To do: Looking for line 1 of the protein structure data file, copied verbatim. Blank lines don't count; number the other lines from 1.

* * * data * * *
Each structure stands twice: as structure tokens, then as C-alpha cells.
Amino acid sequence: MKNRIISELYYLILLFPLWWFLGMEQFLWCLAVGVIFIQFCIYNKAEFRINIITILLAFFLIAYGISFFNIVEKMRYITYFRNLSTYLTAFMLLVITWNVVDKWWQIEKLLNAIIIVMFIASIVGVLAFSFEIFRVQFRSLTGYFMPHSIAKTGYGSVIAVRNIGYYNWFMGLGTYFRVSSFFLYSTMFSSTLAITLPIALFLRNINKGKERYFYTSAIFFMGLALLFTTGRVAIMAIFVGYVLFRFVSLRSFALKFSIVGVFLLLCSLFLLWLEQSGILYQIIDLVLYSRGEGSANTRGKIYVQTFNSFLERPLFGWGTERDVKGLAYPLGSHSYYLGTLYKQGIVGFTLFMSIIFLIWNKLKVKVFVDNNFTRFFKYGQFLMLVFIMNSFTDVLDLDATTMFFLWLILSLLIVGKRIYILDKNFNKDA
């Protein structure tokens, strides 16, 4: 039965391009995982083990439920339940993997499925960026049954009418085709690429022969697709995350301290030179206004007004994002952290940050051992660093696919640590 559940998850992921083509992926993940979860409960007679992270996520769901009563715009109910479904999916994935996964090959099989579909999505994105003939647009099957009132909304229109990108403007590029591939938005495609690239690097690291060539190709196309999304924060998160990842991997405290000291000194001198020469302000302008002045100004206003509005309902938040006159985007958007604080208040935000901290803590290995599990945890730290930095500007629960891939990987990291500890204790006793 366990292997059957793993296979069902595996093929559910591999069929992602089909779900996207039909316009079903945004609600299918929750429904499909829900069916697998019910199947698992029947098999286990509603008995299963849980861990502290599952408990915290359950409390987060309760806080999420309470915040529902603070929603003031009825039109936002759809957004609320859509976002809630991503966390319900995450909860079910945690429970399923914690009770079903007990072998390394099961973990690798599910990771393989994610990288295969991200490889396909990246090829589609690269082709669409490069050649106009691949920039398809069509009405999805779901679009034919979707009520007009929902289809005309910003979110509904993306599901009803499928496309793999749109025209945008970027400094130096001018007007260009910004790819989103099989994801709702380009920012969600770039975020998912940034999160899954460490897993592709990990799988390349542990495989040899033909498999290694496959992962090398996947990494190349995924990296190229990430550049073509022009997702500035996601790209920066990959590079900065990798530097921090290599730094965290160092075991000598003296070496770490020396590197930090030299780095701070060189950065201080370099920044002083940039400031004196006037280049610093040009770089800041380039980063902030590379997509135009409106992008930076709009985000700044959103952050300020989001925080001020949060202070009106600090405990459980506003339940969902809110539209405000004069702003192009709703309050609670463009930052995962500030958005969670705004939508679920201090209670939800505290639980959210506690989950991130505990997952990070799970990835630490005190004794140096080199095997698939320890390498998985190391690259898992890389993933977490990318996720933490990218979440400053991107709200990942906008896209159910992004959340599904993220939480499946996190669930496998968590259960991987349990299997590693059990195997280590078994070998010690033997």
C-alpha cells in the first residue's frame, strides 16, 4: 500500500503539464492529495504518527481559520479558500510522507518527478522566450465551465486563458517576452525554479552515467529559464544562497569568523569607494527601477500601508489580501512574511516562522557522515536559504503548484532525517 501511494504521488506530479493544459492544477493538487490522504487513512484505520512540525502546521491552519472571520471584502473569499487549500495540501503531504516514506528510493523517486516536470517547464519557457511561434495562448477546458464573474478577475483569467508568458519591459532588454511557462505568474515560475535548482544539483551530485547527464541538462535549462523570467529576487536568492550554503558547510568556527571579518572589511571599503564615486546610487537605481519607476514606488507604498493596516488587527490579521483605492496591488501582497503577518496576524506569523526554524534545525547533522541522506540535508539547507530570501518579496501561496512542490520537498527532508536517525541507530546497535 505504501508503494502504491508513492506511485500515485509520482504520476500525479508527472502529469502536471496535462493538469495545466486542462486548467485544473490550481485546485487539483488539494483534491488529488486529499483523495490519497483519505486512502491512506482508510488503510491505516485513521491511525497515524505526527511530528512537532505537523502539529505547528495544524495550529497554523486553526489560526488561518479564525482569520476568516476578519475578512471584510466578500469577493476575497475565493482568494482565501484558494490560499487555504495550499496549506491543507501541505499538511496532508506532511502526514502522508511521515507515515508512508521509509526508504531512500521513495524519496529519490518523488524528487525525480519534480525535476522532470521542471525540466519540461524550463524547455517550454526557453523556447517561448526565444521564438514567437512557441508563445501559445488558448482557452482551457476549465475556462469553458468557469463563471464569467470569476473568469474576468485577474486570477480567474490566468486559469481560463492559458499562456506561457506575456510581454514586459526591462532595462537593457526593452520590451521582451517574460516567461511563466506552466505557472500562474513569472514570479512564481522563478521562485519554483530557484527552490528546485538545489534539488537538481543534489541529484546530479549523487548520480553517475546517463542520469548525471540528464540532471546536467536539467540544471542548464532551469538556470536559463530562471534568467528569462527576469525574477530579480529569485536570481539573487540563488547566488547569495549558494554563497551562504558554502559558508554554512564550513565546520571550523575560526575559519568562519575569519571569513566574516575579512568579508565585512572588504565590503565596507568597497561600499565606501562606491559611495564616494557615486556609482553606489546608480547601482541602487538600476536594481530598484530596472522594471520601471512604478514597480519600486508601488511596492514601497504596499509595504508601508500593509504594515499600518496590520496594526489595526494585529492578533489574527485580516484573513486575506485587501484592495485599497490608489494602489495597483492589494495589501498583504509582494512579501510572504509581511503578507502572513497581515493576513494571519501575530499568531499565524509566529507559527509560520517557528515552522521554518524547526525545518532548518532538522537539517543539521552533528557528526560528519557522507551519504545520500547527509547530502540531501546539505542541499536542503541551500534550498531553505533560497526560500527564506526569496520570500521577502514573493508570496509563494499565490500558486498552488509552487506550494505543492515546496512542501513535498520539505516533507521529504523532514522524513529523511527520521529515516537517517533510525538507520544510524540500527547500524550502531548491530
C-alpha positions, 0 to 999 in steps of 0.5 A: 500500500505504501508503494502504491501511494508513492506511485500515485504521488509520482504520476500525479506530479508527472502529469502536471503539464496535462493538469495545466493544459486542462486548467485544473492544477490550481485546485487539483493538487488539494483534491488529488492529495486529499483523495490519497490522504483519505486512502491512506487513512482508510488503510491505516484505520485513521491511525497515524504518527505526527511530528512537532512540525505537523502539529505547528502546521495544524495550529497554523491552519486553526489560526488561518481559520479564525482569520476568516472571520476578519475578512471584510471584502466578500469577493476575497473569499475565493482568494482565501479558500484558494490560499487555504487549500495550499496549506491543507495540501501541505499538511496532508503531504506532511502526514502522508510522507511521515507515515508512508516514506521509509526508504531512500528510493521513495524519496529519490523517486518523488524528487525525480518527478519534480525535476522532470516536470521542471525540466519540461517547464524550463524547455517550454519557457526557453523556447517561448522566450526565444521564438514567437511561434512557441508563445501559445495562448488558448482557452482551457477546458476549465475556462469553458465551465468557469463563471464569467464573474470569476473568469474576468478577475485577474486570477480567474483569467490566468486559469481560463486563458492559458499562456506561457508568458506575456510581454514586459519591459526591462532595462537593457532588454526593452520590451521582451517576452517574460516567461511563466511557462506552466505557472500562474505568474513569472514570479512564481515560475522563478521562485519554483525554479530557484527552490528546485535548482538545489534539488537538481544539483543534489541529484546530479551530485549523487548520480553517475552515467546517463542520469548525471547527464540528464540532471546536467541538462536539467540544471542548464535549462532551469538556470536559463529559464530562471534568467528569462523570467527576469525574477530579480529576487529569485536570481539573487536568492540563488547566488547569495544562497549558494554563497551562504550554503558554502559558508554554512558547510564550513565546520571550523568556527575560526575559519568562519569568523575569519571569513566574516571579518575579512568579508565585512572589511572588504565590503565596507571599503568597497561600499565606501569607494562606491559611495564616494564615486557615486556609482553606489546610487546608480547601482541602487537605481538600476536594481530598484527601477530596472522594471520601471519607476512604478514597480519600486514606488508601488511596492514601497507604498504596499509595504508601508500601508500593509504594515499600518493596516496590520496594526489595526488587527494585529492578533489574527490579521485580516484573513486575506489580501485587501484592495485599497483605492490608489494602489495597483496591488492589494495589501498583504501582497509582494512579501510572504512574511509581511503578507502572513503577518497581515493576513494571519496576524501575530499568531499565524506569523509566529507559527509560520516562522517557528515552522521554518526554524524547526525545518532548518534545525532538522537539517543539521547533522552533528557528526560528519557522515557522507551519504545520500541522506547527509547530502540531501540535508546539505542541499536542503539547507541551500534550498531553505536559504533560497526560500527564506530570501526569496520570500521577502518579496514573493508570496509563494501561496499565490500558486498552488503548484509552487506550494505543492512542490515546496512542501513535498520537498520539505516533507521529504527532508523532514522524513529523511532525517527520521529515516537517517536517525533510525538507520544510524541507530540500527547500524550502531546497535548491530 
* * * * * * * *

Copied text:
Each structure stands twice: as structure tokens, then as C-alpha cells.